Due November 15, 2022
On Tuesday, November 15 [REVISED], students will submit a 3-5 page typed, double-spaced essay on a topic connected to slavery and sectionalism provided to them in class on Thursday, November 10.
- In the 1840s, Frederick Douglass warned that the widespread efforts in the North to help runaway slaves were becoming “an upper-ground railroad.” What did he mean by that observation? How important were the various battles over fugitive slaves to the dramatic increase in American sectionalism and the coming of the Civil War?
- “I was losing interest in politics,” Abraham Lincoln once recalled, “when the repeal of the Missouri Compromise aroused me again.” Why was the repeal such a turning point for Lincoln and so many other northern politicians? How important were the various conflicts over slavery’s expansion into the western territories to the dramatic increase in American sectionalism and the coming of the Civil War?
- Please open your paper with a descriptive title, byline (name), and a clear, engaging introductory paragraph with analytical thesis statement. Don’t just restate the question and consider using opening tactics such as thoughtful narrative vignettes or striking quotations or statistics to help focus the reader’s attention.
- Organize your essay in a way that respects chronology and historical context.
- Use past tense except when describing modern scholarship
- Avoid first person pronouns, including “our”
- Prof. Pinsker is available to review drafts by email (before Tuesday) and you may utilize the Writing Center
All essays must include both primary and secondary source material from the assigned readings properly cited using Chicago-style footnotes. Outside research is allowed but not required.
- Make sure to use a variety of sources from the course syllabus to support your claims, properly cited using Chicago-style footnotes.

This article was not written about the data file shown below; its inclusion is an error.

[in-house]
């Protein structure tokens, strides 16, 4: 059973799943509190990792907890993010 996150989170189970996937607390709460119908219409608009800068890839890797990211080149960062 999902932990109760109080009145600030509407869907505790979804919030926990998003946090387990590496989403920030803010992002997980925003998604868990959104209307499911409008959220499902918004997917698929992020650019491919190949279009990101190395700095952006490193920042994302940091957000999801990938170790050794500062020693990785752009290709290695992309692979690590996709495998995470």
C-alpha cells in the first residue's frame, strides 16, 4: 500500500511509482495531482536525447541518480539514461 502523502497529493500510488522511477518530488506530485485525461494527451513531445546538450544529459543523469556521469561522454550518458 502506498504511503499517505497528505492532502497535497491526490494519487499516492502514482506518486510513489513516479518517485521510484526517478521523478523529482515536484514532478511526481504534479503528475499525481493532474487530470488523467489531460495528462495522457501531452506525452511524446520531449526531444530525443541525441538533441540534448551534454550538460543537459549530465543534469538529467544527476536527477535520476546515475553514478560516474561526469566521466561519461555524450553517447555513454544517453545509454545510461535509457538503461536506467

- Relevant reading assignments for this essay include several chapters from American Yawp, articles by Prof. Pinsker, the opening chapter of Louis Masur’s book CIVIL WAR, excerpts from THE PORTABLE FREDERICK DOUGLASS (2016) and featured primary sources from the House Divided Project. But don’t forget to consult the discussion topic pages on the course site syllabus as well –they also contain valuable insights and examples.
- Make sure to devise a thesis statement that can be effectively argued in a short paper. Consult the Methods Center handout on How to Write a Thesis Statement
- Make sure you are formatting your footnotes correctly (see some of the samples below). For further guidance, see this methods handout on How to Use Footnotes and consult as needed with the library’s Chicago-style guide, but make sure to use sample footnote models for formatting and NOT bibliography examples.
 Myles Beupre et al., “Democracy in America,” in The American Yawp, eds. Joseph Locke and Ben Wright (Stanford, CA: Stanford University Press, 2018). [WEB]
 Yawp, Chapter 9: IV.
 Matthew Pinsker, “Interpreting the Upper-Ground Railroad,” in Max van Balgooy, ed.,Interpreting African American History and Culture (2014), 75-88 [WEB]
 Louis P. Masur, The Civil War: A Concise History (New York: Oxford University Press, 2011), 23.
 Masur, 46.
Essays will be graded on depth of analysis, use of evidence, and quality of prose. Late essays will be penalized up to 5 points each day.
- Don’t underestimate the importance of integrating your quoted evidence with some degree of fluidity. Awkwardly inserting quotations is one of the hallmarks of mediocre undergraduate essays. Consult this handout from the methods center for a range of good tips.
- Also, please guard against plagiarism. Remember our discussion from the very first day of the semester. Never write your own words while looking directly at your sources, especially secondary sources –unless you are quoting them.
- And finally, always remember to proofread your work by printing it out and reading it aloud, slowly. See our methods handout on How to Proofreed [sic]